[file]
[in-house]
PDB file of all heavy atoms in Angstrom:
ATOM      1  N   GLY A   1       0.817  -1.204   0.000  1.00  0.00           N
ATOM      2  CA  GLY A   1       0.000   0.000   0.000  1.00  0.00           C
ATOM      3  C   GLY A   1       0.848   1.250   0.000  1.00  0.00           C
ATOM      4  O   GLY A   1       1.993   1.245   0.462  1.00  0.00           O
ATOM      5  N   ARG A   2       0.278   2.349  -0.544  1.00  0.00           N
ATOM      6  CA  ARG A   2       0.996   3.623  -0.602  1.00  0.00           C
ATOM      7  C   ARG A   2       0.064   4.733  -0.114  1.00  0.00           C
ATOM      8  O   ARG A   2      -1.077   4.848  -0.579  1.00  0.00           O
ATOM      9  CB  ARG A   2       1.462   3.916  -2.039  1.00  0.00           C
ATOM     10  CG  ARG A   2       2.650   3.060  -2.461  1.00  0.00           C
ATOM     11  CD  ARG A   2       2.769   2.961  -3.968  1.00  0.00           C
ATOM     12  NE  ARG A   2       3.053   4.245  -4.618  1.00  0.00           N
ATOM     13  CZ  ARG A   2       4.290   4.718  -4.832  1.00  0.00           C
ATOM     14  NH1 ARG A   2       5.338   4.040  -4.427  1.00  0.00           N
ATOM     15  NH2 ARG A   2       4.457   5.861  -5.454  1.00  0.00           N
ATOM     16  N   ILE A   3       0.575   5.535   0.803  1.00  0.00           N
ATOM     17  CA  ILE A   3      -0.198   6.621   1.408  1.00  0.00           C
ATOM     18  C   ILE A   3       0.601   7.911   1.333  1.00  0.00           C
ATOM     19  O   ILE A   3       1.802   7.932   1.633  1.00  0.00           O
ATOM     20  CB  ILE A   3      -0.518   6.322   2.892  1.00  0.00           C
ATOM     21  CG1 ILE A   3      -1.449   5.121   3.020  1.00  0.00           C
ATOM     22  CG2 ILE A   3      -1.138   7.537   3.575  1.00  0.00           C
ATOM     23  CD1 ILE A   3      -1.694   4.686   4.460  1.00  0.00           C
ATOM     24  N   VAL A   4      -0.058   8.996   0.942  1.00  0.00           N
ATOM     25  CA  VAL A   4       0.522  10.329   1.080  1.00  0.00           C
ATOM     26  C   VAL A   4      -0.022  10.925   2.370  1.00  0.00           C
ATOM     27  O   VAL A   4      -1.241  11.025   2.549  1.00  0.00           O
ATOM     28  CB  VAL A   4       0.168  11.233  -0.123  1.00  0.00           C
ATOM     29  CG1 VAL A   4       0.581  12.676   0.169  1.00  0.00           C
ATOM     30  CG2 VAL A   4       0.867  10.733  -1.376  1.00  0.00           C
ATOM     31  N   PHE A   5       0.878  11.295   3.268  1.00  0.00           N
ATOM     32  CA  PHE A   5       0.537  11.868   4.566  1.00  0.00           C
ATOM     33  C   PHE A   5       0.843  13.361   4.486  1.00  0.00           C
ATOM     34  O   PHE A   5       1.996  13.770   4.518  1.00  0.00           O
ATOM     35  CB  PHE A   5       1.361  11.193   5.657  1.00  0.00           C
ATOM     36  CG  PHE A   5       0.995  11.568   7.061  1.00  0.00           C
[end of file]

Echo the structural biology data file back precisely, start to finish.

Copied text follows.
[in-house]
PDB file of all heavy atoms in Angstrom:
ATOM      1  N   GLY A   1       0.817  -1.204   0.000  1.00  0.00           N
ATOM      2  CA  GLY A   1       0.000   0.000   0.000  1.00  0.00           C
ATOM      3  C   GLY A   1       0.848   1.250   0.000  1.00  0.00           C
ATOM      4  O   GLY A   1       1.993   1.245   0.462  1.00  0.00           O
ATOM      5  N   ARG A   2       0.278   2.349  -0.544  1.00  0.00           N
ATOM      6  CA  ARG A   2       0.996   3.623  -0.602  1.00  0.00           C
ATOM      7  C   ARG A   2       0.064   4.733  -0.114  1.00  0.00           C
ATOM      8  O   ARG A   2      -1.077   4.848  -0.579  1.00  0.00           O
ATOM      9  CB  ARG A   2       1.462   3.916  -2.039  1.00  0.00           C
ATOM     10  CG  ARG A   2       2.650   3.060  -2.461  1.00  0.00           C
ATOM     11  CD  ARG A   2       2.769   2.961  -3.968  1.00  0.00           C
ATOM     12  NE  ARG A   2       3.053   4.245  -4.618  1.00  0.00           N
ATOM     13  CZ  ARG A   2       4.290   4.718  -4.832  1.00  0.00           C
ATOM     14  NH1 ARG A   2       5.338   4.040  -4.427  1.00  0.00           N
ATOM     15  NH2 ARG A   2       4.457   5.861  -5.454  1.00  0.00           N
ATOM     16  N   ILE A   3       0.575   5.535   0.803  1.00  0.00           N
ATOM     17  CA  ILE A   3      -0.198   6.621   1.408  1.00  0.00           C
ATOM     18  C   ILE A   3       0.601   7.911   1.333  1.00  0.00           C
ATOM     19  O   ILE A   3       1.802   7.932   1.633  1.00  0.00           O
ATOM     20  CB  ILE A   3      -0.518   6.322   2.892  1.00  0.00           C
ATOM     21  CG1 ILE A   3      -1.449   5.121   3.020  1.00  0.00           C
ATOM     22  CG2 ILE A   3      -1.138   7.537   3.575  1.00  0.00           C
ATOM     23  CD1 ILE A   3      -1.694   4.686   4.460  1.00  0.00           C
ATOM     24  N   VAL A   4      -0.058   8.996   0.942  1.00  0.00           N
ATOM     25  CA  VAL A   4       0.522  10.329   1.080  1.00  0.00           C
ATOM     26  C   VAL A   4      -0.022  10.925   2.370  1.00  0.00           C
ATOM     27  O   VAL A   4      -1.241  11.025   2.549  1.00  0.00           O
ATOM     28  CB  VAL A   4       0.168  11.233  -0.123  1.00  0.00           C
ATOM     29  CG1 VAL A   4       0.581  12.676   0.169  1.00  0.00           C
ATOM     30  CG2 VAL A   4       0.867  10.733  -1.376  1.00  0.00           C
ATOM     31  N   PHE A   5       0.878  11.295   3.268  1.00  0.00           N
ATOM     32  CA  PHE A   5       0.537  11.868   4.566  1.00  0.00           C
ATOM     33  C   PHE A   5       0.843  13.361   4.486  1.00  0.00           C
ATOM     34  O   PHE A   5       1.996  13.770   4.518  1.00  0.00           O
ATOM     35  CB  PHE A   5       1.361  11.193   5.657  1.00  0.00           C
ATOM     36  CG  PHE A   5       0.995  11.568   7.061  1.00  0.00           C